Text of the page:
Showing posts with label first person account. Show all posts
Showing posts with label first person account. Show all posts

Monday, October 31, 2016

An Unusual 911 Call

This is from a first-person account.

I used to work as a 911 operator in a large urban area. One night shift I worked, at around 3:00 a.m., I answered a call from an elderly woman.

She told me she didn’t feel well. I tried several times to illicit more information from her. Was she having chest pains, trouble breathing etc.?

The only response I got was her stating over and over again she was not feeling well. She did give her address and phone number. She also volunteered that she was alone and her front door was unlocked. 

She said when the paramedics arrived they should walk right in.

I put the call out as a “general illness” and continued to talk to her. After several minutes she told me in a weak voice, “ I don’t feel well.” She then stated, “She needed to go to the bathroom.”

I tried to encourage her to stay on the line but I heard her put the phone down. Every few minutes I called her name but received no response.

Eventually a firefighter whom had been dispatched to the callers’ home came on the line. He asked if the call had come in from a third party or family member. I replied “no.”

He sounded puzzled as he told me they had found an elderly lady in the bathroom. I told him that was the lady who had made the call. He slowly stated “no” and then informed me that the lady in the bathroom had been dead for at least 12 hours. That rigor had set in.

Afterwards my supervisor and I pulled the tapes on this call to see if I had missed something. We checked the timestamp, address and phone number. No one else was in the home.

My only explanation is I took a call from a dead woman.

Tuesday, November 3, 2015

1st Person Account: The Sad Classroom

I was the first female custodian to be hired at the city’s oldest elementary school in the late 1970s. The original part of the school had been built in 1893.

The building was very large with 3 stories. My job was to clean all the classrooms, take out the trash and make sure the doors were secure.

I was to work the night shift alone and the first day I reported to work I was warned that I should avoid cleaning the ground floor after dark. This floor made up the original school.

No explanation was given as to why I was told this.

For the first few months I went out of my way to make sure I cleaned this floor first but I found I preferred to start at the top floor and work my way down.

I enjoyed working in the quiet old school building. Like most old structures this one creaked and groaned as it settled but I actually took comfort from these sounds.

The ground floor of the school retained an old world charm. Several of the classrooms still had the mosaic designed floors and the fireplaces that once had been their only source of heat.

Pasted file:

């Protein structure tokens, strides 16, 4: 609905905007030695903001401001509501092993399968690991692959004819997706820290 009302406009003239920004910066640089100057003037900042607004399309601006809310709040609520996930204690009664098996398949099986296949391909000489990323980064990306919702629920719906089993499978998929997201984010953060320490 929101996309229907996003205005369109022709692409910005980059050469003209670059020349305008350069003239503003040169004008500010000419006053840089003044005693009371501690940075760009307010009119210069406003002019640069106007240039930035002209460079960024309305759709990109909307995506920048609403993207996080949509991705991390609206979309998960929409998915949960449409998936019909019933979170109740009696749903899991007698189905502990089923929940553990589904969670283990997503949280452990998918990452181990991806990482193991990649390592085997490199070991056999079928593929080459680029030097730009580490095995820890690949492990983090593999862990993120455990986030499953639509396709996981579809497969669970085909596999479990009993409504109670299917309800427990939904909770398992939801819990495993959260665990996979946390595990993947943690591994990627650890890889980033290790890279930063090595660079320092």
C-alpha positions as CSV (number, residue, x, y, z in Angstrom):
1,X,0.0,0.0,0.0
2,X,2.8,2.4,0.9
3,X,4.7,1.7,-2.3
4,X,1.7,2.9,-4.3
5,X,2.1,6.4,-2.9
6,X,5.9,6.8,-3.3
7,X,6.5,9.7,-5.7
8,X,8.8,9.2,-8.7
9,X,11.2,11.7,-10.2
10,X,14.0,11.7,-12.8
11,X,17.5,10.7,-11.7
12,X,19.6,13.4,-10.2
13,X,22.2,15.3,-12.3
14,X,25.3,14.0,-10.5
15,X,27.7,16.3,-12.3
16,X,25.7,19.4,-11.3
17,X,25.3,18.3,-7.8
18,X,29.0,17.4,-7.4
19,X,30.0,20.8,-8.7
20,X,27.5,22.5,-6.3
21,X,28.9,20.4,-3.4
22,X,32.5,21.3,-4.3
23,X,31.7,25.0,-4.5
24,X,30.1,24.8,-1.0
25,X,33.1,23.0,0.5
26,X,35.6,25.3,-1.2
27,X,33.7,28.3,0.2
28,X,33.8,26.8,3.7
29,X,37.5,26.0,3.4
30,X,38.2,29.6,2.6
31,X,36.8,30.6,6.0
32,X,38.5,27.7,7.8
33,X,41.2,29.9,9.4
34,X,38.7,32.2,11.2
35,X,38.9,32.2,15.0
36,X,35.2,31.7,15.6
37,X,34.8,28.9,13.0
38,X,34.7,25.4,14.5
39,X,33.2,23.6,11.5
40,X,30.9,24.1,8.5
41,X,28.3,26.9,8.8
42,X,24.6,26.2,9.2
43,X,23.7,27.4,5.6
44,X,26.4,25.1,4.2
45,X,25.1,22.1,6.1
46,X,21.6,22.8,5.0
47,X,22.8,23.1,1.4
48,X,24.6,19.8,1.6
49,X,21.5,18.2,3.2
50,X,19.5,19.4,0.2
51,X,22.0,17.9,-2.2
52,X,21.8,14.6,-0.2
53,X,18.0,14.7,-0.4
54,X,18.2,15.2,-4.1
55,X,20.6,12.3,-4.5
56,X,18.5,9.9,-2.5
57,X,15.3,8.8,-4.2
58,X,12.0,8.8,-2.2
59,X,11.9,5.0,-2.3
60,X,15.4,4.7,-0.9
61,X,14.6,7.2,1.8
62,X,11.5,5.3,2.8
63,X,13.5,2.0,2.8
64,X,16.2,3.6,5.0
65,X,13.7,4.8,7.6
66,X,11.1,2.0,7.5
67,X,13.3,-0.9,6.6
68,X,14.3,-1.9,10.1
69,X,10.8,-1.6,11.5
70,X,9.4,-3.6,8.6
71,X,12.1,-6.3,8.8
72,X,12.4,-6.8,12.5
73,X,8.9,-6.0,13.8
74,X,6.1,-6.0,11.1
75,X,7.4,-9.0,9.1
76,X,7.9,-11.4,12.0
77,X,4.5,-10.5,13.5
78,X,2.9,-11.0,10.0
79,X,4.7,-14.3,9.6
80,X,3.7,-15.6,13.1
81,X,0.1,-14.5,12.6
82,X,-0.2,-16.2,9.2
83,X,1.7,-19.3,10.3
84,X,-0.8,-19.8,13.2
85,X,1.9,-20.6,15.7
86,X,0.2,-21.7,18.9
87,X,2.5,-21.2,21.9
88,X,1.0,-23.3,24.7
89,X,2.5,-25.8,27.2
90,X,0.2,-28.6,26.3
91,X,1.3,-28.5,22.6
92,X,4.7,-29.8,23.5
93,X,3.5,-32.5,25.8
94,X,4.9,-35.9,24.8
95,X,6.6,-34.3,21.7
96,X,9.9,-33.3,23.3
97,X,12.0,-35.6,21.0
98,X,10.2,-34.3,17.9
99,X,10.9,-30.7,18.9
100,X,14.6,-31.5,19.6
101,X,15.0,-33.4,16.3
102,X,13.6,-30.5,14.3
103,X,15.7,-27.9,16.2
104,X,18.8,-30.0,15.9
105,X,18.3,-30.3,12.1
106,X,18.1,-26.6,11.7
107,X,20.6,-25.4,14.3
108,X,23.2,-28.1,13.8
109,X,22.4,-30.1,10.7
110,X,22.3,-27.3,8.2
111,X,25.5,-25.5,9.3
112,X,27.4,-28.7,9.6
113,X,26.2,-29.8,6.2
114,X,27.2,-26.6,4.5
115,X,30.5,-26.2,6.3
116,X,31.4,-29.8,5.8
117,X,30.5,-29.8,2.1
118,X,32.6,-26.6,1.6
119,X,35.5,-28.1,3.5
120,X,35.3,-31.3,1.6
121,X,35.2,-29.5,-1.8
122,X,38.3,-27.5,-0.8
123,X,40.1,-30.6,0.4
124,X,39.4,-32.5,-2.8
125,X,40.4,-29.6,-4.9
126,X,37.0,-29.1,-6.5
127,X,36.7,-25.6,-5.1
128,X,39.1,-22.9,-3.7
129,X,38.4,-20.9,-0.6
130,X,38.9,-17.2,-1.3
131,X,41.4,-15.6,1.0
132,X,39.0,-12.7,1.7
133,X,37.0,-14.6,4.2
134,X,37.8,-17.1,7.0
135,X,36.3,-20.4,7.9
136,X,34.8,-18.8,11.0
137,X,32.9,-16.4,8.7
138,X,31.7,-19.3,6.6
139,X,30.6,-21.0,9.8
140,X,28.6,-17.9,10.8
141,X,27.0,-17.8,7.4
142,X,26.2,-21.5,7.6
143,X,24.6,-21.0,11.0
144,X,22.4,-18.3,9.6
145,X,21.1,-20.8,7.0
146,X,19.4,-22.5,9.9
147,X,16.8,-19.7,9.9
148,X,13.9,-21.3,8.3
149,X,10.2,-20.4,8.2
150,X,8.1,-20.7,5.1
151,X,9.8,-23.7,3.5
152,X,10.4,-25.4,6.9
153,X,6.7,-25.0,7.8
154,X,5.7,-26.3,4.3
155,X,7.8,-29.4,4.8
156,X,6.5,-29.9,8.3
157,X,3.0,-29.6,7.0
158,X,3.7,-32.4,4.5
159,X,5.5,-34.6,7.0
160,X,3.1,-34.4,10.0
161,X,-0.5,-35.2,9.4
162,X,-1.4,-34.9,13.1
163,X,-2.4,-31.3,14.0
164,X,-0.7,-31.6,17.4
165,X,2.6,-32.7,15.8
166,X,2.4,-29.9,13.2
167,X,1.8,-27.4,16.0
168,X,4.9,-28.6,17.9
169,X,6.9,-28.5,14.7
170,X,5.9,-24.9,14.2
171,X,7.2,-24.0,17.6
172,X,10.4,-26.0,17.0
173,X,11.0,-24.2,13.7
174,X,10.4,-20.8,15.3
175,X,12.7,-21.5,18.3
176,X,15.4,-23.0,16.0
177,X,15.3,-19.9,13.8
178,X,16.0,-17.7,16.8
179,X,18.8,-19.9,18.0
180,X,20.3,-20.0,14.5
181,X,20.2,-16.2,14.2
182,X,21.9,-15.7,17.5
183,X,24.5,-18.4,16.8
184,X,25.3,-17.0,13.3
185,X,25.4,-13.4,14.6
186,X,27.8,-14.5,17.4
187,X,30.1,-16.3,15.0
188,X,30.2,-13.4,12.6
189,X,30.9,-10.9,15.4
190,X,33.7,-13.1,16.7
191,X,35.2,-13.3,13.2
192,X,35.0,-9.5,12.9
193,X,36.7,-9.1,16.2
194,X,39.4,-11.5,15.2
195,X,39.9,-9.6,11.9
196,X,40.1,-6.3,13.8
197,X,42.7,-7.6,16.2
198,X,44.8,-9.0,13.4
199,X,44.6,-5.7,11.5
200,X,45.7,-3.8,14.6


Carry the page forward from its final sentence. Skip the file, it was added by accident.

Each of these ground floor classrooms had windows that were below ground so each window had what is a called a window well around them.

One winter night I was in the largest of these original classrooms. I had gotten a strong sense of sadness in this room each time I entered it.

This night I placed a chair in the doorway of this classroom so I could dust the ledge above the door. I turned to find a dust cloth and when I turned back the chair was no longer in the doorway but sat several feet away.

I thought it was odd but I shrugged it off and moved the chair back to the doorway and started to dust the wood. I stopped when I heard the sounds of small children crying and then I heard banging on the windows.

Frightened, I got off the chair and my first thought was to leave the room but when the sounds continued I approached the windows thinking someone must be hiding in one of the window wells.

As I drew near these sounds all stopped.

For the next several months when I cleaned this room, I continued to hear the crying and banging on the windows. At one point I called the police but they did not find any sign of intruders.

I did not talk about what I was experiencing with other school employees but I now firmly believed the school must be haunted. I dealt with my frayed nerves by simply ignoring the strange activity.

The first summer I worked at the school my schedule was switched to days. One hot afternoon as I weeded the yard two older women who lived across the street from the school approached me and offered me a glass of lemonade.

As I drank the cold drink I found out the two women were sisters and both widows, they had moved back into their family home. The older sister mentioned that the school had certainly changed since they had attended it.

Thinking of the noises I had heard, I asked them if they knew of anything bad ever happening at the school. They both eagerly nodded their heads “yes.”

The older one who seemed to do all the talking told me that their family had lived across from the school for several generations. Their grandfather had attended the school in the late 1800s.